Posted by anon1234
a resident of College Terrace
on Sep 27, 2023 at 10:20 am

anon1234 is a registered user.

The point of limiting office size is to create more opportunities for smaller businesses that serve locals residents and businesses to compete
With tech companies who generally have deeper pockets.
Thus local residents can walk and bike to accountants, therapists etc….

Posted by Evergreen Park Observer
a resident of Evergreen Park
on Sep 28, 2023 at 11:44 am

Evergreen Park Observer is a registered user.

No sympathy for a property owner who wants all of the high rental rates when times are good, and City help when they aren’t.

Posted by Rebecca Eisenberg
a resident of Old Palo Alto
on Sep 30, 2023 at 1:54 am

Rebecca Eisenberg is a registered user.

It's time for Palo Alto to stop bailing out landlords in this way. As others have said above, supply and demand should be setting the rent. After raising rents 1000% over the past decade, landlords can afford to adjust rents down. And if they don't want to do that, they can sell their building, do a 1039 exchange for a different building, and avoid paying taxes on their millions (or tens of millions) of dollars of appreciation. They have ample options.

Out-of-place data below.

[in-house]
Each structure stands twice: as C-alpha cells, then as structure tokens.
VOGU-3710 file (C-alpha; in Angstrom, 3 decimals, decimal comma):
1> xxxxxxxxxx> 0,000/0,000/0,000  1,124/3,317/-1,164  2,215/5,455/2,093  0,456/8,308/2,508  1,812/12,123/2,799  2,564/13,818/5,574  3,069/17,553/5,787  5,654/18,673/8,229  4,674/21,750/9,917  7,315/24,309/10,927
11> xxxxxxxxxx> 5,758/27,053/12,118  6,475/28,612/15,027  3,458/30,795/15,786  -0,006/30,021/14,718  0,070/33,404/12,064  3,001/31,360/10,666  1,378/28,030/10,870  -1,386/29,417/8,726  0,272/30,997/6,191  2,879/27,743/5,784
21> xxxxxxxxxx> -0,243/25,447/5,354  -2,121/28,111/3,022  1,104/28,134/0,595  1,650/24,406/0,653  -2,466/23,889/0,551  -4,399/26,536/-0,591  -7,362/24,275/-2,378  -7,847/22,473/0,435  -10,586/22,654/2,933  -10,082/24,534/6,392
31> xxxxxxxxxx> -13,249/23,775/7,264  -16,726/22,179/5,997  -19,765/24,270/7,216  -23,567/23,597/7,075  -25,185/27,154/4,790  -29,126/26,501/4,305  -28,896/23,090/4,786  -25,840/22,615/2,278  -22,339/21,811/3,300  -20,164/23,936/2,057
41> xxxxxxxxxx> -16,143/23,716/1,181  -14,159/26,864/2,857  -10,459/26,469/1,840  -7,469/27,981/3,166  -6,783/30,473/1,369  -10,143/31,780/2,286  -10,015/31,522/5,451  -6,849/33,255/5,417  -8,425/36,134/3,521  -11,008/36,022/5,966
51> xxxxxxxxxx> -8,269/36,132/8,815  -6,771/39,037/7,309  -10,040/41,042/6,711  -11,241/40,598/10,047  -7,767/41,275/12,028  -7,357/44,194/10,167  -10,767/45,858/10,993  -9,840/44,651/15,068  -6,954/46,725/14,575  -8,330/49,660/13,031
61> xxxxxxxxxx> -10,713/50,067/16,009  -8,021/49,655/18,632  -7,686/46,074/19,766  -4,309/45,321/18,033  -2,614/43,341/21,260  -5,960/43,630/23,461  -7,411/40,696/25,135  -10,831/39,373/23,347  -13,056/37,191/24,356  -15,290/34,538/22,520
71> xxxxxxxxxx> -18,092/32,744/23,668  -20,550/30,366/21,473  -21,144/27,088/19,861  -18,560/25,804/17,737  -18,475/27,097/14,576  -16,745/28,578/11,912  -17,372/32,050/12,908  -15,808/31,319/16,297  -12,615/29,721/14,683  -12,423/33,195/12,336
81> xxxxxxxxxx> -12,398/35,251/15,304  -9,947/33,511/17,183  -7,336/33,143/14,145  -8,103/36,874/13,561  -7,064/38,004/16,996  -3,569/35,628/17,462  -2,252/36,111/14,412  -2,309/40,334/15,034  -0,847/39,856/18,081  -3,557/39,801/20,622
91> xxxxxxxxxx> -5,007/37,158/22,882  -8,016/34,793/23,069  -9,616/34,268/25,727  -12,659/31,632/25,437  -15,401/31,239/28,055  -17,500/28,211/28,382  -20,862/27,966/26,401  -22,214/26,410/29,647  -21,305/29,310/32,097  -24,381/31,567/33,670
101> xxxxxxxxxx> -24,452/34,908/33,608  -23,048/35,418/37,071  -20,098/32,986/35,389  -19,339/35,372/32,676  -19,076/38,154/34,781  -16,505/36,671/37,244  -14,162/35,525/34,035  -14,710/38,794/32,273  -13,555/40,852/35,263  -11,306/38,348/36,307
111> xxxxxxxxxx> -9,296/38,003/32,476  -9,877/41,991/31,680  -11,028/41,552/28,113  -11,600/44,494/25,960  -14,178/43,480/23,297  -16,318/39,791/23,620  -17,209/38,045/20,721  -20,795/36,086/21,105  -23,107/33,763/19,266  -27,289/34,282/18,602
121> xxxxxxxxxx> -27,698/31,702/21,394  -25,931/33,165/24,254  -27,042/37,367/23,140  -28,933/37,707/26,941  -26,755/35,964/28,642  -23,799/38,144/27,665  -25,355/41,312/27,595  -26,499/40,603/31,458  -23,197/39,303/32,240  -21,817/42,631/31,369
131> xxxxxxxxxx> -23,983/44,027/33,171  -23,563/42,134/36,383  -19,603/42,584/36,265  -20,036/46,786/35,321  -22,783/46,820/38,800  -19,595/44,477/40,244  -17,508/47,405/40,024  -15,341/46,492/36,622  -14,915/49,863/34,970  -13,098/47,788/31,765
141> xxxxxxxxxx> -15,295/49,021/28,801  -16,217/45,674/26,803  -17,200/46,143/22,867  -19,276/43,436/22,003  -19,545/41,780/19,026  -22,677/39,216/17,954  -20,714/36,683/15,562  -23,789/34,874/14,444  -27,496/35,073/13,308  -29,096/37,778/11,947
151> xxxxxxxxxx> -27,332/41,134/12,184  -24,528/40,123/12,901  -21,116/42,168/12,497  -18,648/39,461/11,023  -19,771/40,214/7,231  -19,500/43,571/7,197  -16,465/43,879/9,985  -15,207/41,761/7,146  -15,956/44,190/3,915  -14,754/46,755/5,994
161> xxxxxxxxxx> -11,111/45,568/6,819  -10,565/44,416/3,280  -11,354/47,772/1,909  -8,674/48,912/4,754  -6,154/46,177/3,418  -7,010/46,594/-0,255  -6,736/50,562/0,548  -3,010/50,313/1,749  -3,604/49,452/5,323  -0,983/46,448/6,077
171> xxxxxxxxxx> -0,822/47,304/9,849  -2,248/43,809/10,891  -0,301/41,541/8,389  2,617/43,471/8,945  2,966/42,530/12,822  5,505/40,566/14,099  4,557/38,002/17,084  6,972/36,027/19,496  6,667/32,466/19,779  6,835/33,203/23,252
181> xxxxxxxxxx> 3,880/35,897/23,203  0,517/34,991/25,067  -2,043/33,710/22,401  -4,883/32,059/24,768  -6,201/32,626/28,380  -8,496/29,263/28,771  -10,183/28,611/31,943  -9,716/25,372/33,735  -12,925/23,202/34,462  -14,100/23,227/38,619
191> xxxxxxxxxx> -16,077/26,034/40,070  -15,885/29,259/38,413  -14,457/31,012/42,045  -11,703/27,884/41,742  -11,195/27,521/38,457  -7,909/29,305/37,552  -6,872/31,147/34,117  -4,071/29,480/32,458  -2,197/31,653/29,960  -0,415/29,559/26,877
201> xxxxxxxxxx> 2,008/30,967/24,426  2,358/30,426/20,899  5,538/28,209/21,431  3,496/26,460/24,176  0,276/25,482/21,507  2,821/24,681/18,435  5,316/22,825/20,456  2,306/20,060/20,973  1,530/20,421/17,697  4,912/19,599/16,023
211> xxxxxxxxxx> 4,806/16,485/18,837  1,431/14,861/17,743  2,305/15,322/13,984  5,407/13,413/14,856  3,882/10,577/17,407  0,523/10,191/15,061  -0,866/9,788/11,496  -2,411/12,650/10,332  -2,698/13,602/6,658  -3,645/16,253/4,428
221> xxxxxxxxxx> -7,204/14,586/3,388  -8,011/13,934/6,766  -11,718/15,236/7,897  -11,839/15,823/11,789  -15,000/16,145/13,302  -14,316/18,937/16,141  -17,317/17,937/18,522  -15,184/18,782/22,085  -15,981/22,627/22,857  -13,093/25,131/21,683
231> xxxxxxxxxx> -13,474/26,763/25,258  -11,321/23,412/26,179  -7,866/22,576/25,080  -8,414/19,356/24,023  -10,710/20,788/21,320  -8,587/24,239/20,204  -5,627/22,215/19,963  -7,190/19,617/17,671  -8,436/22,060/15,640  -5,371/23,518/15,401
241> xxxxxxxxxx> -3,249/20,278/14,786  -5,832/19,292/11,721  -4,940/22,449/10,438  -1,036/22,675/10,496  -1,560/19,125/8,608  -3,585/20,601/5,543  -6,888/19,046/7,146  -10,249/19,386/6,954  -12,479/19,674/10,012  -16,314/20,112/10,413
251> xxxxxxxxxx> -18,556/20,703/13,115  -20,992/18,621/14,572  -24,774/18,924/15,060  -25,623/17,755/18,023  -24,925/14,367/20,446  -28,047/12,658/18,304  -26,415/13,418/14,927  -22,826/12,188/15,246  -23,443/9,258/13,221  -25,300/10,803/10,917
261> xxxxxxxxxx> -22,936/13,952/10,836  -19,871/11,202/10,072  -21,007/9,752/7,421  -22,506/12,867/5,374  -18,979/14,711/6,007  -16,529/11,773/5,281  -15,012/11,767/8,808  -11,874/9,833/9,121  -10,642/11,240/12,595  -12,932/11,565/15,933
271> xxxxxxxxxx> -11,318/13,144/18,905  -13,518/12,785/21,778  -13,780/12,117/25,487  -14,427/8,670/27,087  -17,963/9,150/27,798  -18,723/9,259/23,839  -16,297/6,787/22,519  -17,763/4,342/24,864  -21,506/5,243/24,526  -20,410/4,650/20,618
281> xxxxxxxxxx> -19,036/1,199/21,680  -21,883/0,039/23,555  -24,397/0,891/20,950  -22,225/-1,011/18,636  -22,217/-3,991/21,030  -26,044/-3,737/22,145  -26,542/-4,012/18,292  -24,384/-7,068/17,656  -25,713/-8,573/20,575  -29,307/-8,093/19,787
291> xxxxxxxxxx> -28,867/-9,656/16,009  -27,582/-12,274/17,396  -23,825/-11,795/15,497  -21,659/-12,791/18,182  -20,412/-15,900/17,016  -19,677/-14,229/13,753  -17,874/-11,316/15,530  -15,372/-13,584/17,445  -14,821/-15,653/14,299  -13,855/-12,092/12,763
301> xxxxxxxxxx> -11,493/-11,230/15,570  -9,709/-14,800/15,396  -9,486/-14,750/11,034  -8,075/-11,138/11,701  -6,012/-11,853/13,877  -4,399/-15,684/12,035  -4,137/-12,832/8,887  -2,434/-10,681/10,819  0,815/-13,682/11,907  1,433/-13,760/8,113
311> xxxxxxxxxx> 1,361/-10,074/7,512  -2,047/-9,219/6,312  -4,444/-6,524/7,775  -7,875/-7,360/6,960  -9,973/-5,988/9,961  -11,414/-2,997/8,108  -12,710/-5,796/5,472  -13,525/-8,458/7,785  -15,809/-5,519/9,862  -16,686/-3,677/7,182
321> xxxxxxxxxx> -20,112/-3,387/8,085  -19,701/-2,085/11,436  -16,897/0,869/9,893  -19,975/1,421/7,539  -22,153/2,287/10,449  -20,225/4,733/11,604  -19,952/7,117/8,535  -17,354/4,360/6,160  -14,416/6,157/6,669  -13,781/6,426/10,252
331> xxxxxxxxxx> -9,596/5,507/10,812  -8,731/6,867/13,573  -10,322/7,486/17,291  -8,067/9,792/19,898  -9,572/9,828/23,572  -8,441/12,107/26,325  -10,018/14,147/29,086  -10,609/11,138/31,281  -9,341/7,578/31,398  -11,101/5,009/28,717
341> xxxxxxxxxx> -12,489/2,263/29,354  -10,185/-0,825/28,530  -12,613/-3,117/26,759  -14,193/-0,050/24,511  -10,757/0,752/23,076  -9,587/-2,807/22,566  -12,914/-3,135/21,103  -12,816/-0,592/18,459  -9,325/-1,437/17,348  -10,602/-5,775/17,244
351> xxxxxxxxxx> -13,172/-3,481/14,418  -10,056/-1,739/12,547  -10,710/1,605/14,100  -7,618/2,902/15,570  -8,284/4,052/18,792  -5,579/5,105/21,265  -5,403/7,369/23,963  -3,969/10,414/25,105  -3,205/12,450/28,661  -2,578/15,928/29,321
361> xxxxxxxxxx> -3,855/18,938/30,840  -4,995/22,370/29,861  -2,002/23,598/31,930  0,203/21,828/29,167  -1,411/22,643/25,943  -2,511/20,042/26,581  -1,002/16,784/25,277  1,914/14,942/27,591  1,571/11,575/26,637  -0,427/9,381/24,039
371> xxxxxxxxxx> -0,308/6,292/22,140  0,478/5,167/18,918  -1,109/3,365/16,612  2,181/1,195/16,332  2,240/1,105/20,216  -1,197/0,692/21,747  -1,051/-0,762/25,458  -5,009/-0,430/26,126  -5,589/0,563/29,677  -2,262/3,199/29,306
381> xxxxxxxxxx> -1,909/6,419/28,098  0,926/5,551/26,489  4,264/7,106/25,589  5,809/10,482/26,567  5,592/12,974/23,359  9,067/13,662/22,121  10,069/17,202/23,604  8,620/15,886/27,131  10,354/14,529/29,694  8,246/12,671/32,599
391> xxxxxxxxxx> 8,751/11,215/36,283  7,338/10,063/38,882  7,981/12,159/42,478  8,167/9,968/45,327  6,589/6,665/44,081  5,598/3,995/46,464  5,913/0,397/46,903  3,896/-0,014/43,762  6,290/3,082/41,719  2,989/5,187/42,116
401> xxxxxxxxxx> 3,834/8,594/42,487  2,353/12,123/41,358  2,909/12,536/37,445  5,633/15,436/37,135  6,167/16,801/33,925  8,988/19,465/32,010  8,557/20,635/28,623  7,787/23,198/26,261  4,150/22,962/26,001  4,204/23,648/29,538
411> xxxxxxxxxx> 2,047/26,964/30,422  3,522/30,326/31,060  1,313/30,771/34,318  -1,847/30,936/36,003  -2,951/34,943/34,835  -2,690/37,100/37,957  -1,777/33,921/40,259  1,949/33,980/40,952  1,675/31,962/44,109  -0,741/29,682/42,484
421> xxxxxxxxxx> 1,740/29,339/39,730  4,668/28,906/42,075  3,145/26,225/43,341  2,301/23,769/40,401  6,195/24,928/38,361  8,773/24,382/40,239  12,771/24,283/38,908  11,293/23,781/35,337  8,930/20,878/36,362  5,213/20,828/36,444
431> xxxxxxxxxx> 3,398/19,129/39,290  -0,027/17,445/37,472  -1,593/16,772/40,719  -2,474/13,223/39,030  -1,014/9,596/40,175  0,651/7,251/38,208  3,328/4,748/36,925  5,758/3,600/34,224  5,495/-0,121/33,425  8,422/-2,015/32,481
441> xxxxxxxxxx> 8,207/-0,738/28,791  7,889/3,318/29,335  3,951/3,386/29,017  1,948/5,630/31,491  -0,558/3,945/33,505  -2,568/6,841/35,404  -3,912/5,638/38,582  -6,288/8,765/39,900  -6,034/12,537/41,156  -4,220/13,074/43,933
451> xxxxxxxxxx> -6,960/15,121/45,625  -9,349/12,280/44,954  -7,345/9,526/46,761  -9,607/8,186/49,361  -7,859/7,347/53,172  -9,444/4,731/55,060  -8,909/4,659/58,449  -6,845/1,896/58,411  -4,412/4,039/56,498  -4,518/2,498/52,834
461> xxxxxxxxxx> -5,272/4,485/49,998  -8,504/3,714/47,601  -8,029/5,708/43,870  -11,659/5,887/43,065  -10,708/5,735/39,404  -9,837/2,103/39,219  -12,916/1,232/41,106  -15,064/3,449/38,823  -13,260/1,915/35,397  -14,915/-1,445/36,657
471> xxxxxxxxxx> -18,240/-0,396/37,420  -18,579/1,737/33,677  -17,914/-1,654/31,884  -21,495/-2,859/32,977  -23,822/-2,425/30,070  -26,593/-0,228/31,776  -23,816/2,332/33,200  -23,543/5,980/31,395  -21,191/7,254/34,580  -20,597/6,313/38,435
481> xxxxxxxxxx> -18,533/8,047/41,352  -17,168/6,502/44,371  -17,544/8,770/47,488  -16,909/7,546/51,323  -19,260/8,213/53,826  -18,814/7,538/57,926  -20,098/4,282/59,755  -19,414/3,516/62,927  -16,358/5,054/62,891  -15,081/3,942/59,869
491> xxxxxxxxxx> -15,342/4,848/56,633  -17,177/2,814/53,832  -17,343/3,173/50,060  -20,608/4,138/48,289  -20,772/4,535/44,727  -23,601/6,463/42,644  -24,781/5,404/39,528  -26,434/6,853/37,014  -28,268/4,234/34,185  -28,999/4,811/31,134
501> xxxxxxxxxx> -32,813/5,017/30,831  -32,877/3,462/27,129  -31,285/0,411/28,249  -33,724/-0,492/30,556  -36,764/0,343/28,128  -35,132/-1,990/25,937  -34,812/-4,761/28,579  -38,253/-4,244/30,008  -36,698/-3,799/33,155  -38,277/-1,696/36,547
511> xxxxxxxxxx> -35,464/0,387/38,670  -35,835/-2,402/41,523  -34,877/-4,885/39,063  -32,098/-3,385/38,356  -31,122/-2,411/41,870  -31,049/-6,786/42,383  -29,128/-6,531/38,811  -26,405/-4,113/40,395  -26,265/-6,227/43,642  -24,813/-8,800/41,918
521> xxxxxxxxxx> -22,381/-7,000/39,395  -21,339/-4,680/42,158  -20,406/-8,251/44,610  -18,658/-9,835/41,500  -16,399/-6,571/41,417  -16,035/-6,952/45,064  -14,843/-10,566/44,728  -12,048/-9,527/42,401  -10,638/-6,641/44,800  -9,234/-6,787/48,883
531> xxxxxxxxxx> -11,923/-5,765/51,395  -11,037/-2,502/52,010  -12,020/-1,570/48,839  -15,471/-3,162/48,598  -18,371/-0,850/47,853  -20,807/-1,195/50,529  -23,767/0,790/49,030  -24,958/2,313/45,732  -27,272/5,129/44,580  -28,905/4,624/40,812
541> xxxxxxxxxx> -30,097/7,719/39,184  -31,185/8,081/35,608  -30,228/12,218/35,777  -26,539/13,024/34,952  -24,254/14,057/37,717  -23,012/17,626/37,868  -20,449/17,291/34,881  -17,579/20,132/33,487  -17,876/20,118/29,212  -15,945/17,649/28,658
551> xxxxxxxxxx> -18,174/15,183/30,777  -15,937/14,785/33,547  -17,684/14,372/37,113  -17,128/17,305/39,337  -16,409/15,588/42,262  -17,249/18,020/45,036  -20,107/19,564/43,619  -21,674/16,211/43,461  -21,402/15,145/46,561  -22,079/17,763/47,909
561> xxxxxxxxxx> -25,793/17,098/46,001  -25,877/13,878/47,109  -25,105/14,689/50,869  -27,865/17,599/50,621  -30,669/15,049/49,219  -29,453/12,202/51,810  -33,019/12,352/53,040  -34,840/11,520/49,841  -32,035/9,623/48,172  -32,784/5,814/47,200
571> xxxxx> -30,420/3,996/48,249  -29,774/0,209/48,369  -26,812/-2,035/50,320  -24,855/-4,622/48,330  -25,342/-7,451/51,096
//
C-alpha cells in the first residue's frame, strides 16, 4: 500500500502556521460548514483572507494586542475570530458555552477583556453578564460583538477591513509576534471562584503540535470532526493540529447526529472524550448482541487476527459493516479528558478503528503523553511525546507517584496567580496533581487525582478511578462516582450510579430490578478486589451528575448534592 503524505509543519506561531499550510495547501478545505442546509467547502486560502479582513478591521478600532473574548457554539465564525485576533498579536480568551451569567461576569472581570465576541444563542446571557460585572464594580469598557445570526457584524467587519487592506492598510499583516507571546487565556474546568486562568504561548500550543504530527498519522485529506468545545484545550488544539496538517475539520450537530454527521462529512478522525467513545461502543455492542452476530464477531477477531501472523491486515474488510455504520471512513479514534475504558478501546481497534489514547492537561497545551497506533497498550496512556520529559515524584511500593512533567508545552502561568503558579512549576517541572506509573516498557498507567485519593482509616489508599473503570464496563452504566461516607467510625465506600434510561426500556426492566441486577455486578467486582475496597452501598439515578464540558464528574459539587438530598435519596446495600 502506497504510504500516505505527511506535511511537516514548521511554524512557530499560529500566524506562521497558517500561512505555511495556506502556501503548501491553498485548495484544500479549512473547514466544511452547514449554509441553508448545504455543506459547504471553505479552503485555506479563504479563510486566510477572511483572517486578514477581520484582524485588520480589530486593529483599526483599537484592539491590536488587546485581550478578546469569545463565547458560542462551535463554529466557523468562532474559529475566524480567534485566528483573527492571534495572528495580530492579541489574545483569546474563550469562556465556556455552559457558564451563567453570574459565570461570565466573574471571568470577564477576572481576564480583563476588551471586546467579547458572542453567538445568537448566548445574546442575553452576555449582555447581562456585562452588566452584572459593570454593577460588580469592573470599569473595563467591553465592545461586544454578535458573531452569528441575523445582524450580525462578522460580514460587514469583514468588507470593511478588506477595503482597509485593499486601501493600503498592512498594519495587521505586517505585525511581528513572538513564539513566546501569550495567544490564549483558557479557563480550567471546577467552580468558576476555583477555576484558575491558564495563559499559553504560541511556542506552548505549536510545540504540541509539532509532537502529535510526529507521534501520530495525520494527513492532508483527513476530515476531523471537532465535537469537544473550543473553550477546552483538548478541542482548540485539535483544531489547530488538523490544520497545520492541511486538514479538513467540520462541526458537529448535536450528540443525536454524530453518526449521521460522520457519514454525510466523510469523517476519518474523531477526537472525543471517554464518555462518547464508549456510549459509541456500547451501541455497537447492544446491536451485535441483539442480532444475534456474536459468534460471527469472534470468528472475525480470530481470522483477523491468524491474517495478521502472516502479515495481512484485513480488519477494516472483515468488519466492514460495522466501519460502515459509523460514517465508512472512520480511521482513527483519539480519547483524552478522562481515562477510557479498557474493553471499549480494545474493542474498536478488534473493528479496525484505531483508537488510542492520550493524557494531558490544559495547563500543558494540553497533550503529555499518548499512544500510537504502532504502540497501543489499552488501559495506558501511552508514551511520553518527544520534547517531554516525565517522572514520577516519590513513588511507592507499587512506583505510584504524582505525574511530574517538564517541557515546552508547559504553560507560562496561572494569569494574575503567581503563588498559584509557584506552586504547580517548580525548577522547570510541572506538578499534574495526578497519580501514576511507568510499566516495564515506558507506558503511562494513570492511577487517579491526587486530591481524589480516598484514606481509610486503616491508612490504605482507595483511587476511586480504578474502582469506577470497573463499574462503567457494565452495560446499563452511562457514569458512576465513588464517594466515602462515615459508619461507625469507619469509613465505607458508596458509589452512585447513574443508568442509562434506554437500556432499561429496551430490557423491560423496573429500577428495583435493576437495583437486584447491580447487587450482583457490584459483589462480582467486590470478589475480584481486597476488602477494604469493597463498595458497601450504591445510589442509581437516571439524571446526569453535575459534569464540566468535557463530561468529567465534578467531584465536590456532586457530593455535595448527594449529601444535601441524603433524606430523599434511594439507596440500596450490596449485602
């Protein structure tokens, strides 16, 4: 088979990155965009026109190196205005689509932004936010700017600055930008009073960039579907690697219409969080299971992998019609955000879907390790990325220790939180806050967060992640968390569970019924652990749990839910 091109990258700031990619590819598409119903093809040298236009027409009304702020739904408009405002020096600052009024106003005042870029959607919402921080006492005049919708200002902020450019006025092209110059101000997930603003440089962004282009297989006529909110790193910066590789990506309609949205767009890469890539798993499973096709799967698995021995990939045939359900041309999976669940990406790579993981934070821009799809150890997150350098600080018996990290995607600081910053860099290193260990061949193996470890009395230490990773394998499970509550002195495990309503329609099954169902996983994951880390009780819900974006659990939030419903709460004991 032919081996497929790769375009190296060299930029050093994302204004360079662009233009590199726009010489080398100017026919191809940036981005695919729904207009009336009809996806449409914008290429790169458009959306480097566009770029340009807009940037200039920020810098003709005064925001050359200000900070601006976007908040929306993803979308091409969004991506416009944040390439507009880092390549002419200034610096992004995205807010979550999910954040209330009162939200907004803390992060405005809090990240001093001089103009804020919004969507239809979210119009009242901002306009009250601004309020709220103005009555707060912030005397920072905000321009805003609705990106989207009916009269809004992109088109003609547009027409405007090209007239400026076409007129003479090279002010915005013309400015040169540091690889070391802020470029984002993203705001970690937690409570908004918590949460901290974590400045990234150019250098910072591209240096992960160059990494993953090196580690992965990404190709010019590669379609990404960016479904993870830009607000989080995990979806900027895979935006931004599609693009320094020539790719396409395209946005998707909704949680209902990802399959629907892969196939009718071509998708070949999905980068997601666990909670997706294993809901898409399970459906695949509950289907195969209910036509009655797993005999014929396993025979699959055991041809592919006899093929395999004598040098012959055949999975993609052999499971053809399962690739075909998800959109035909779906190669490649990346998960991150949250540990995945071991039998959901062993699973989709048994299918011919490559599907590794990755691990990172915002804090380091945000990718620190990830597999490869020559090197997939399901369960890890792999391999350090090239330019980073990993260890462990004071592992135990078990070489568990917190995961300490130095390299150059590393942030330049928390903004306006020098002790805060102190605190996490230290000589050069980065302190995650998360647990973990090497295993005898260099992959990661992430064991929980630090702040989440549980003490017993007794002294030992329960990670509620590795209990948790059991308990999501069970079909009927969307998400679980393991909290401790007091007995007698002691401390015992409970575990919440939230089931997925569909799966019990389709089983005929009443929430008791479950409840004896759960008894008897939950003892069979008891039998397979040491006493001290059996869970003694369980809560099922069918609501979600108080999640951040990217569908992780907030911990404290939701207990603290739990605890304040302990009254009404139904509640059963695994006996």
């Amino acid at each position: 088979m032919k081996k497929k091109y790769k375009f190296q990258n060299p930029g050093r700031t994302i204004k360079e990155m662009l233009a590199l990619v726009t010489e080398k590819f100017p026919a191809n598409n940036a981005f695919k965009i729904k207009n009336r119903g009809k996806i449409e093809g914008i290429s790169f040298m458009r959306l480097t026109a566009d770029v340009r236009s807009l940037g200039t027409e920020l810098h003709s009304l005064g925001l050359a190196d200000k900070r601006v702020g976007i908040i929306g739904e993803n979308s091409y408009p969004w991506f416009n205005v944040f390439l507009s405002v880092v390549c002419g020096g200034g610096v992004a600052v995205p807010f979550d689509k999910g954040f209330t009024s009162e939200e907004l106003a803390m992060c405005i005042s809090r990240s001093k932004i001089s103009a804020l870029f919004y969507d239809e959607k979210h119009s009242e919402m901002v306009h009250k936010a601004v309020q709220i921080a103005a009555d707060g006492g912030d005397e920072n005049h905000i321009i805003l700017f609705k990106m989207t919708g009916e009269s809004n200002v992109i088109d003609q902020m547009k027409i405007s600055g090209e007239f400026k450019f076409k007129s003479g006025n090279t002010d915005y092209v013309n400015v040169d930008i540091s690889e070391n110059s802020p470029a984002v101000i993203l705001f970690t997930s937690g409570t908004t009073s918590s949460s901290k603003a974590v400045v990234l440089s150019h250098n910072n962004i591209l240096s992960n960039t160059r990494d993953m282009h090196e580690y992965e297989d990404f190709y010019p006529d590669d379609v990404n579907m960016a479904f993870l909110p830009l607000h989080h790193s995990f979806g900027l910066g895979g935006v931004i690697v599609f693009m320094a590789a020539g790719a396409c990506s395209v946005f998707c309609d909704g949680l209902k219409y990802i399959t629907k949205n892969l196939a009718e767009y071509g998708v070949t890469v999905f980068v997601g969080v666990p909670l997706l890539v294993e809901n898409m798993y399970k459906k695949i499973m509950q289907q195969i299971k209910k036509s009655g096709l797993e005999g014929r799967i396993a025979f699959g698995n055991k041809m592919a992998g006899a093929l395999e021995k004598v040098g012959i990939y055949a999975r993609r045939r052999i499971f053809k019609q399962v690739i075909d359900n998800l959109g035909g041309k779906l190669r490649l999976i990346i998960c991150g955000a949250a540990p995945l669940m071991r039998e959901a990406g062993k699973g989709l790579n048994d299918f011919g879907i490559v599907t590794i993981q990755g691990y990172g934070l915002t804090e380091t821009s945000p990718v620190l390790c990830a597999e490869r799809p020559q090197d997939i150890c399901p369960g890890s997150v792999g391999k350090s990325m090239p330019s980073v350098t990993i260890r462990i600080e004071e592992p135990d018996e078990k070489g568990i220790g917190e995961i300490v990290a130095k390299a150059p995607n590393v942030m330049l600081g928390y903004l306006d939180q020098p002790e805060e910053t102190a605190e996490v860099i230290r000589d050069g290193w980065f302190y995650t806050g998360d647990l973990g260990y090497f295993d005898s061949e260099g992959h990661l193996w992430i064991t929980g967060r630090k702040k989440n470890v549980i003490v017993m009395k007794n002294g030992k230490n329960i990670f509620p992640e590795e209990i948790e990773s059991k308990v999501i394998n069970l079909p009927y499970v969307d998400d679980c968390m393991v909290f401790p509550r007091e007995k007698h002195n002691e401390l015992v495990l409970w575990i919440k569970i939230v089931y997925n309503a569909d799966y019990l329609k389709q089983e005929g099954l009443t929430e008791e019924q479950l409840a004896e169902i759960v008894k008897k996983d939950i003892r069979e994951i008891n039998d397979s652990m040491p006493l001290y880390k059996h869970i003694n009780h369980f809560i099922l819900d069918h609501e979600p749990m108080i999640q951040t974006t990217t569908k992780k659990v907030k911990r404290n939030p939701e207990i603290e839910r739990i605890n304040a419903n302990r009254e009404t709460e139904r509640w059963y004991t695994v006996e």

They also can seek state or federal funding to turn empty office space into housing. That would be nice. There are dozens of empty office spaces in Victorian-looking houses being used for offices (with turrets, so lovely) that clearly were built to be homes near University Ave. Why not make the owners convert back to housing after being empty for a certain length of time as office space? It is 100% certain that housing in those areas will be in huge demand -- which also, btw, would help Palo Alto meet its housing demands without the need for controversial, time-consuming, and expensive new construction. Win-win-win.